7. The method of claim 6 wherein said functional organic linkage is an organosilane.
8. The method of claim 7 wherein said functional organosilane linkage is a compound having the formula R(CH2)nSi(OR1)3 in which R is a functional group selected from the group consisting of 4,5-dihydroimidazole, poly(ethylene glycol), SH, NH2, C≡N, O═C═N, OH, NH(CH2)2NH2, OCH2CH(OH)CH2N(CH2CH2OH)2, calix[n]arenes (n=4, 6, or 8), or R is an ionic group selected from the group consisting of N+CH3((CH2)9CH3)2Cl, N+((CH2)17CH3)(CH3)2Cl, N+(CH3)3Cl, N+(CH2CH3)3Cl, N+(CH2CH2CH2CH3)3Cl and other trialkyl ammonium groups, n is an integer from 1 to 20, and R1 is a C1-C8 hydrocarbon group.
9. The method of claim 7 wherein said functional organic linkage is a compound having the formula R(CH2)nSiR′(OR1)2 in which R is an organic functional group selected from the group consisting of 4,5-dihydroimidazole, poly(ethylene glycol), SH, NH2, C≡N, O═C═N, OH, NH(CH2)2NH2, OCH2CH(OH)CH2N(CH2CH2OH)2, calix[n]arenes (n=4, 6, or 8), or R is an ionic group selected from the group consisting of N+CH3((CH2)9CH3)2Cl, N+((CH2)17CH3)(CH3)2Cl, N+(CH3)3Cl, N+(CH2CH3)3Cl, N+(CH2CH2CH2CH3)3Cl and other trialkyl ammonium groups, n is an integer from 1 to 20, R1 is a C1-C8 hydrocarbon group, and R′ is a C1-C8 hydrocarbon group.
10. The method of claim 7 wherein said functional organic linkage is a compound having the formula R(CH2)nSiR′(R″)(OR1) in which R is an organic functional group selected from the group consisting of 4,5-dihydroimidazole, poly(ethylene glycol), SH, NH2, C≡N, O═C═N, OH, NH(CH2)2NH2, OCH2CH(OH)CH2N(CH2CH2OH)2, calix[n]arenes (n=4, 6, or 8), or R is an ionic group selected from the group consisting of N+CH3((CH2)9CH3)2Cl, N+((CH2)17CH3)(CH3)2Cl, N+(CH3)3Cl, N+(CH2CH3)3Cl, N+(CH2CH2CH2CH3)3Cl and other trialkyl ammonium groups, n is an integer from 1 to 20, R1 is a C1-C8 hydrocarbon group, R′ is a C1-C8 hydrocarbon group, and R″ is a C1-C8 hydrocarbon group.
11. The method of claim 1 wherein said nano-molecular sieve initially contains a structure-directing template and wherein after the grafting of said functional group to said nano-molecular sieve, said structure-directing template is removed from said nano-molecular sieve by calcination.
12. The method of claim 11 further comprising a second grafting step wherein following said calcination, a second organosilane compound is grafted to said calcinated nano-molecular sieve to form functionalized template-free molecular sieve nanoparticles.
13. The method of claim 12 wherein said second organosilane comprises a compound having the formula R2 (CH2)mSi(OR3)3 wherein R2 is a functional group selected from the group consisting of 4,5-dihydroimidazole, poly(ethylene glycol), SH, NH2, C≡N, O═C═N, OH, NH(CH2)2NH2, OCH2CH(OH)CH2N(CH2CH2OH)2, calix[n]arenes (n=4, 6, or 8), or R an ionic group selected from the group consisting of N+CH3((CH2)9CH3)2Cl, N+((CH2)17CH3)(CH3)2Cl, N+(CH3)3Cl, N+(CH2CH3)3Cl, N+(CH2CH2CH2CH3)3Cl and other trialkyl ammonium groups, m is an integer from 1 to 20, and R3 is a C1-C8 hydrocarbon group, and R, R1, R2, R3, m, n are each independent.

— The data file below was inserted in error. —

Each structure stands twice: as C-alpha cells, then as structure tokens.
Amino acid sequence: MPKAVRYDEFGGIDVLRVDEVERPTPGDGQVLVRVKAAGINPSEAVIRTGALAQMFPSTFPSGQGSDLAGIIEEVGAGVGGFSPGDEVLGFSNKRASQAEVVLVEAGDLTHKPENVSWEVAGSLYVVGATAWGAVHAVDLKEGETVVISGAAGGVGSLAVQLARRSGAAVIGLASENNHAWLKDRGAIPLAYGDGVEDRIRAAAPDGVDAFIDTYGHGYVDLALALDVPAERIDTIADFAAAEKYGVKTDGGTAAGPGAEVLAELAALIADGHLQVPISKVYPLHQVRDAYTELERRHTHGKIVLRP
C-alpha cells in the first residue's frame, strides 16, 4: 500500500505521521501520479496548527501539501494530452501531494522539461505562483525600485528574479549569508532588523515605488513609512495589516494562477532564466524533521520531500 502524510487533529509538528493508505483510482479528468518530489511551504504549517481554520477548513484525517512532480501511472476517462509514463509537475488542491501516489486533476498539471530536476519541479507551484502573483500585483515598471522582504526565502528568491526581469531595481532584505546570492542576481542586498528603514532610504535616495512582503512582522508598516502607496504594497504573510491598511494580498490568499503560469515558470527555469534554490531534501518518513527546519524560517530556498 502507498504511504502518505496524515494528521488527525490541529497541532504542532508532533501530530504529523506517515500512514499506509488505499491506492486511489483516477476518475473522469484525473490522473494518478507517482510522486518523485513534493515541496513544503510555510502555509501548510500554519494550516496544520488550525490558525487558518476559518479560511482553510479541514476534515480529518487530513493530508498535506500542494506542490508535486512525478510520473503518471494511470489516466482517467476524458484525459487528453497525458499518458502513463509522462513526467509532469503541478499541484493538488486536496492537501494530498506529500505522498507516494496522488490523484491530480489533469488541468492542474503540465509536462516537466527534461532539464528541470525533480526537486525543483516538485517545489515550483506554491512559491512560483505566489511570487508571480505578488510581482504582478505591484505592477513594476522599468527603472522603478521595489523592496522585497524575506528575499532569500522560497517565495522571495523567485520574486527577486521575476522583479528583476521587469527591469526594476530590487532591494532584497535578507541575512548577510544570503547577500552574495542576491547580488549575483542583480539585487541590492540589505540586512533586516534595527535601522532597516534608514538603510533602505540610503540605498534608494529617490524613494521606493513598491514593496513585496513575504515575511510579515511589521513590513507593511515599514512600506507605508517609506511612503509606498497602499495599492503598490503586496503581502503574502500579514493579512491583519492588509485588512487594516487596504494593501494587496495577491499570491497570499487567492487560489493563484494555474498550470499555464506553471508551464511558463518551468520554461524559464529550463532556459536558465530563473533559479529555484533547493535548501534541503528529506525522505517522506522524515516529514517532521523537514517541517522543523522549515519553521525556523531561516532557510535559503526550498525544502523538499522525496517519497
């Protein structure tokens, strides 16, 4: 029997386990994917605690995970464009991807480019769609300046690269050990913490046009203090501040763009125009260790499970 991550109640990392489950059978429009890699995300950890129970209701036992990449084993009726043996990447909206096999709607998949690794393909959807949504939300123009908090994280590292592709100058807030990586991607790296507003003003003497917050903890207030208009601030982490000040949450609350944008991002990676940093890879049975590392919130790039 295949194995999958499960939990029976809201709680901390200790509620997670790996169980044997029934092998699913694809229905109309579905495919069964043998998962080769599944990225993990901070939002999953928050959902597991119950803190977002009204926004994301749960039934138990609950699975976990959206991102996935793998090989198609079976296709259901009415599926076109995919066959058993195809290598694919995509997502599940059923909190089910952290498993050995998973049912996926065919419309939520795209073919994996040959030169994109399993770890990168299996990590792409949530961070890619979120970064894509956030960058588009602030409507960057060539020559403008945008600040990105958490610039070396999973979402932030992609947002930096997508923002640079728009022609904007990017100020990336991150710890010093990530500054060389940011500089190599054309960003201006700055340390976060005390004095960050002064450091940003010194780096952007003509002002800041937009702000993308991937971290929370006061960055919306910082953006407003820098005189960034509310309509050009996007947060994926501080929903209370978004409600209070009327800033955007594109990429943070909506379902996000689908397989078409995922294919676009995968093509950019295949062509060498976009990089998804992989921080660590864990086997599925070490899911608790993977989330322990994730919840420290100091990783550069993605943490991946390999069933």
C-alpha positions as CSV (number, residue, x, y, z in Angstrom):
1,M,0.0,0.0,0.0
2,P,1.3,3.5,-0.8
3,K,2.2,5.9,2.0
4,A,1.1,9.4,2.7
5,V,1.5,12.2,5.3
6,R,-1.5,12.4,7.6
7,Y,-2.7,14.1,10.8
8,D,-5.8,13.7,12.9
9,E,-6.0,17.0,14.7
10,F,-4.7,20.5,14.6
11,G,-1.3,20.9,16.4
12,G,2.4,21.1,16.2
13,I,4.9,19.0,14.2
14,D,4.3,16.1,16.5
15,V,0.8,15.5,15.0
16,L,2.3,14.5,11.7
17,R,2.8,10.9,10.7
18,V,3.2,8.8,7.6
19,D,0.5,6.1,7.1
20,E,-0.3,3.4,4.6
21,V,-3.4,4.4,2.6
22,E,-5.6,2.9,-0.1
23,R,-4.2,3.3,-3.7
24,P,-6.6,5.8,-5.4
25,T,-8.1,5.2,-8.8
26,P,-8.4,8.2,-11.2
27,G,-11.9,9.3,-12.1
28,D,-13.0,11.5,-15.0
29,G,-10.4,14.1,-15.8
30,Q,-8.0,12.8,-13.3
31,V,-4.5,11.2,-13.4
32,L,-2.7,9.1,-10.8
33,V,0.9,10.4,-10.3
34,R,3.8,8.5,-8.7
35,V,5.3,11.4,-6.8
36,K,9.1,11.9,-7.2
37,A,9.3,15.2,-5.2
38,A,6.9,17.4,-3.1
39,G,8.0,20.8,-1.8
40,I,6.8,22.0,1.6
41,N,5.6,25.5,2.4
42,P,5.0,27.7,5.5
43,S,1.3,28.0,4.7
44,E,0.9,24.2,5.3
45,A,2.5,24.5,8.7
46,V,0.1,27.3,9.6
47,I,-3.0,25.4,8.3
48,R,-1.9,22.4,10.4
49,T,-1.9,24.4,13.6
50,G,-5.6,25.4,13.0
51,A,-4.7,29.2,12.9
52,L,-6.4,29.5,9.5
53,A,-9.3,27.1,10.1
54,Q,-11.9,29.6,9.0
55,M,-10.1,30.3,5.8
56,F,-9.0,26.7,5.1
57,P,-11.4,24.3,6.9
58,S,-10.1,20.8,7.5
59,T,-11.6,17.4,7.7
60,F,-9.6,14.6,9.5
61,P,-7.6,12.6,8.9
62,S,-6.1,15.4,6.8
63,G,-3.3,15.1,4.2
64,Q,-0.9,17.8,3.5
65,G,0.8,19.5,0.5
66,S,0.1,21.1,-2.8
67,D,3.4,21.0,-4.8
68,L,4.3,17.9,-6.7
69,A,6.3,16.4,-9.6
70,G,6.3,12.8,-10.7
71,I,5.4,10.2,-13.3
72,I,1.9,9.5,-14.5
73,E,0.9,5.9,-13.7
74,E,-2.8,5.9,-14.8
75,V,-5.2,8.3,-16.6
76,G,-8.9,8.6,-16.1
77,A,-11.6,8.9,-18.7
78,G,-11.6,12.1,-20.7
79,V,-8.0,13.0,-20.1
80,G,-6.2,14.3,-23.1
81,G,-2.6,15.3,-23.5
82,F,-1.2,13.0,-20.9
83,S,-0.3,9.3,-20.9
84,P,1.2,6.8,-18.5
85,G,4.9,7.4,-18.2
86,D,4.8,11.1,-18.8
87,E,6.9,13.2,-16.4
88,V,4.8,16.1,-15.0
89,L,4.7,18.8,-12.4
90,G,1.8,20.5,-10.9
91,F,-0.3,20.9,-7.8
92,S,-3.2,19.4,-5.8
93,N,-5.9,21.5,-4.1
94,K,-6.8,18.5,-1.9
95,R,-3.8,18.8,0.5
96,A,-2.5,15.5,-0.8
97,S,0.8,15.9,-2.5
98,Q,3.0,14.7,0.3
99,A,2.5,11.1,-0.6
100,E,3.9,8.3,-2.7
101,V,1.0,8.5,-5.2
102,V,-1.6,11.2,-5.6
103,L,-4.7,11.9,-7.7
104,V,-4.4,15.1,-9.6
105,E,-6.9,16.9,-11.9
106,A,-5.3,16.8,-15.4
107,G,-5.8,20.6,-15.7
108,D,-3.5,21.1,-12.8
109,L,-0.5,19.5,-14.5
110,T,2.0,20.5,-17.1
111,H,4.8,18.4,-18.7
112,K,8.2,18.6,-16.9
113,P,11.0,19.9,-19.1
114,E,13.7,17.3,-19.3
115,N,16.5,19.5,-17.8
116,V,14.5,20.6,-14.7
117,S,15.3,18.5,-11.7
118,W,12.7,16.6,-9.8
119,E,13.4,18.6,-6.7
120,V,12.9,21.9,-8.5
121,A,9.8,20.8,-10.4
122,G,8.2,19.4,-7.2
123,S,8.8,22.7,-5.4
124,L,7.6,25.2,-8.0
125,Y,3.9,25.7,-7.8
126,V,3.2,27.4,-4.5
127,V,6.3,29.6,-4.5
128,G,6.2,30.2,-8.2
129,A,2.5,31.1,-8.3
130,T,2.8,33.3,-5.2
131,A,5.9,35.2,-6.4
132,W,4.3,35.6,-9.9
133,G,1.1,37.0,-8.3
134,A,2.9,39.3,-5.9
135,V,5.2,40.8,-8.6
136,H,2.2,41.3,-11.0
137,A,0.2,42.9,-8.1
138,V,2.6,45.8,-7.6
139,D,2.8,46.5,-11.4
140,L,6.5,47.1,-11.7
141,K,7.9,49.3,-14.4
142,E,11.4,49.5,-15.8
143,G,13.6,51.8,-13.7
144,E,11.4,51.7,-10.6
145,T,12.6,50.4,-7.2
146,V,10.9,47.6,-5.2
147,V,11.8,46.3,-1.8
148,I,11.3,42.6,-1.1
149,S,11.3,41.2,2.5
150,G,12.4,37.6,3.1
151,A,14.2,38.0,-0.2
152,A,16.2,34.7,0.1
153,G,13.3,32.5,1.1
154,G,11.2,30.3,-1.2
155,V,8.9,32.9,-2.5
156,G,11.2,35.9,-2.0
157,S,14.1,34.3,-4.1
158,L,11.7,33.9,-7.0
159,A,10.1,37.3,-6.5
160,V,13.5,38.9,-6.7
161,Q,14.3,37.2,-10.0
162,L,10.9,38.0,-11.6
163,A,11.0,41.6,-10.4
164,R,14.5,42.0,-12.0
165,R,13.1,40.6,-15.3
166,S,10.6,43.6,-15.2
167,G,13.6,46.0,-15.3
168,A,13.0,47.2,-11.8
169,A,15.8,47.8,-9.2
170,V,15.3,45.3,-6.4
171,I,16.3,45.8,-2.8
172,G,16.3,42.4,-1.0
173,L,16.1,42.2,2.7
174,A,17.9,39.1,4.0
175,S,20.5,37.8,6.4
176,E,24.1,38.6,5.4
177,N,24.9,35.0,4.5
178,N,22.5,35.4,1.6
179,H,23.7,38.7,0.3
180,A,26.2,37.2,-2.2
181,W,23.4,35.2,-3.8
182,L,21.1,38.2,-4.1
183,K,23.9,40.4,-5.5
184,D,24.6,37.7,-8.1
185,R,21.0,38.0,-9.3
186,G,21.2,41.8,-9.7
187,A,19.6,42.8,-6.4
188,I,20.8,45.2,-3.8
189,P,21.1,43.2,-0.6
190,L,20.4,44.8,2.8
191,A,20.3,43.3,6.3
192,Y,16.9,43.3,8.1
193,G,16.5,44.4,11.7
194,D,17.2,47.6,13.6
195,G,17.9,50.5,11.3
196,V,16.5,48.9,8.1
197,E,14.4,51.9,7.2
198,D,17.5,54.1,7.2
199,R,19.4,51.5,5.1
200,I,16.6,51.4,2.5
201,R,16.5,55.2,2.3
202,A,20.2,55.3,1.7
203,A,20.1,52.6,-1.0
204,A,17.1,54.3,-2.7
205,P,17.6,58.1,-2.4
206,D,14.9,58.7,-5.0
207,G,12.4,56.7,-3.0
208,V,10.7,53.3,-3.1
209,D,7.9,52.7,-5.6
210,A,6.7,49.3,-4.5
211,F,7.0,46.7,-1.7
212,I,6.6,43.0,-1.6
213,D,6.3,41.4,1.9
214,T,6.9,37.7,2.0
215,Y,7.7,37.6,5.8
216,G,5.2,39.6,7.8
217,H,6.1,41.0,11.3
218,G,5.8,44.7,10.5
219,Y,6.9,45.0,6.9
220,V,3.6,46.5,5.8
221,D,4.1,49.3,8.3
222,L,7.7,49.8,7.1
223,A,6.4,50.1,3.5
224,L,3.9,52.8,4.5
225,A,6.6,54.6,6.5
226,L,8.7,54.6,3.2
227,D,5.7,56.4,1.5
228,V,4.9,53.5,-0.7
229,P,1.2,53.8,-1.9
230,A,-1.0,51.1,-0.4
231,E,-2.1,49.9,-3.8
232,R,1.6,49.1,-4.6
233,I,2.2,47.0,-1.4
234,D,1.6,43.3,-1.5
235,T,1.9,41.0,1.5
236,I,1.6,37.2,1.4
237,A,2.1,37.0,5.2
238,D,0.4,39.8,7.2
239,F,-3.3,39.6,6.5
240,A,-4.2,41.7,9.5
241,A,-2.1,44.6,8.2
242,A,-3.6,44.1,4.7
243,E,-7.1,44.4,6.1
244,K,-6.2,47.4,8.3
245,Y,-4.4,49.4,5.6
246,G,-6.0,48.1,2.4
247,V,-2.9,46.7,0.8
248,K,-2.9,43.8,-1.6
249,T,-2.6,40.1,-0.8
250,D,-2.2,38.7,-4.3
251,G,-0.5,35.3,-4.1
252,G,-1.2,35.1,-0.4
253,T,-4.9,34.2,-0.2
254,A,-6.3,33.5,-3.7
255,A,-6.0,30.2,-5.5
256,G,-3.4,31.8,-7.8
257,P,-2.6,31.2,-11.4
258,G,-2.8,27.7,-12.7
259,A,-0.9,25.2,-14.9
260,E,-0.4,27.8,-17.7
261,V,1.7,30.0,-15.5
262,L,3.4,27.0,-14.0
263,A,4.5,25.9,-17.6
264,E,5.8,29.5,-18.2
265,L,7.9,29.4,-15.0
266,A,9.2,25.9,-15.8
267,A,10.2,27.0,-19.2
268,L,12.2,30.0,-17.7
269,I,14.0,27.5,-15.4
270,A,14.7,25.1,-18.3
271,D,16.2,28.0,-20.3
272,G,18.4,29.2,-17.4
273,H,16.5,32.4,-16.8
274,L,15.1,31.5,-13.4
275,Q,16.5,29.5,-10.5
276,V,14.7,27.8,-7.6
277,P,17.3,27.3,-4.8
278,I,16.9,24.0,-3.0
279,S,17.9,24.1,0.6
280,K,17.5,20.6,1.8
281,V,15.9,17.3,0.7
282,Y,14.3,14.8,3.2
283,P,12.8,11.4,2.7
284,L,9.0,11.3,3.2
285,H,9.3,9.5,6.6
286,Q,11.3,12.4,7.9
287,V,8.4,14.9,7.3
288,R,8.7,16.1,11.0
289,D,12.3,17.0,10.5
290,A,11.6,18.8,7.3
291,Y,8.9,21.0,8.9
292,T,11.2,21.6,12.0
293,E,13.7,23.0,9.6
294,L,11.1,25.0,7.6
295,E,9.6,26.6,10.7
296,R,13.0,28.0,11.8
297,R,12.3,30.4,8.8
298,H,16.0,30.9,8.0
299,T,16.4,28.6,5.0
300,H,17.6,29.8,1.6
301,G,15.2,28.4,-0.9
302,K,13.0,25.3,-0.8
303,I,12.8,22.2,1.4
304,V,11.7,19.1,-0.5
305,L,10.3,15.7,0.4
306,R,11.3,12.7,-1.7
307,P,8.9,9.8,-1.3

14. The method of claim 12 wherein said second organosilane comprises a compound having the formula R(CH2)nSiR′(OR1)2 in which R is an organic functional group selected from the group consisting of 4,5-dihydroimidazole, poly(ethylene glycol), SH, NH2, C≡N, O═C═N, OH, NH(CH2)2NH2, OCH2CH(OH)CH2N(CH2CH2OH)2, calix[n]arenes (n=4, 6, or 8), or R is an ionic group selected from the group consisting of N+CH3((CH2)9CH3)2Cl, N+((CH2)17CH3)(CH3)2Cl, N+(CH3)3Cl, N+(CH2CH3)3Cl, N+(CH2CH2CH2CH3)3Cl and other trialkyl ammonium groups, n is an integer from 1 to 20, R1 is a C1-C8 hydrocarbon group, and R′ is a C1-C8 hydrocarbon group.
15. The method of claim 12 wherein said second organosilane comprises a compound having the formula R(CH2)nSiR′(R″)(OR1) in which R is an organic functional group selected from the group consisting of 4,5-dihydroimidazole, poly(ethylene glycol), SH, NH2, C≡N, O═C═N, OH, NH(CH2)2NH2, OCH2CH(OH)CH2N(CH2CH2OH)2, calix[n]arenes (n=4, 6, or 8), or R is an ionic group selected from the group consisting of N+CH3((CH2)9CH3)2Cl, N+((CH2)17CH3)(CH3)2Cl, N+(CH3)3Cl, N+(CH2CH3)3Cl, N+(CH2CH2CH2CH3)3Cl and other trialkyl ammonium groups, n is an integer from 1 to 20, R1 is a C1-C8 hydrocarbon group, R′ is a C1-C8 hydrocarbon group, and R″ is a C1-C8 hydrocarbon group.
16. The method of claim 12 wherein said functionalized template-free molecular sieve nanoparticles are dispersible in organic solvents.
17. A mixed matrix membrane made by the method of claim 1.
Description
CROSS-REFERENCE TO RELATED APPLICATION

This application claims priority from Provisional Application Ser. No. 60/780,963 filed Mar. 10, 2006, the contents of which are hereby incorporated by reference.

BACKGROUND OF THE INVENTION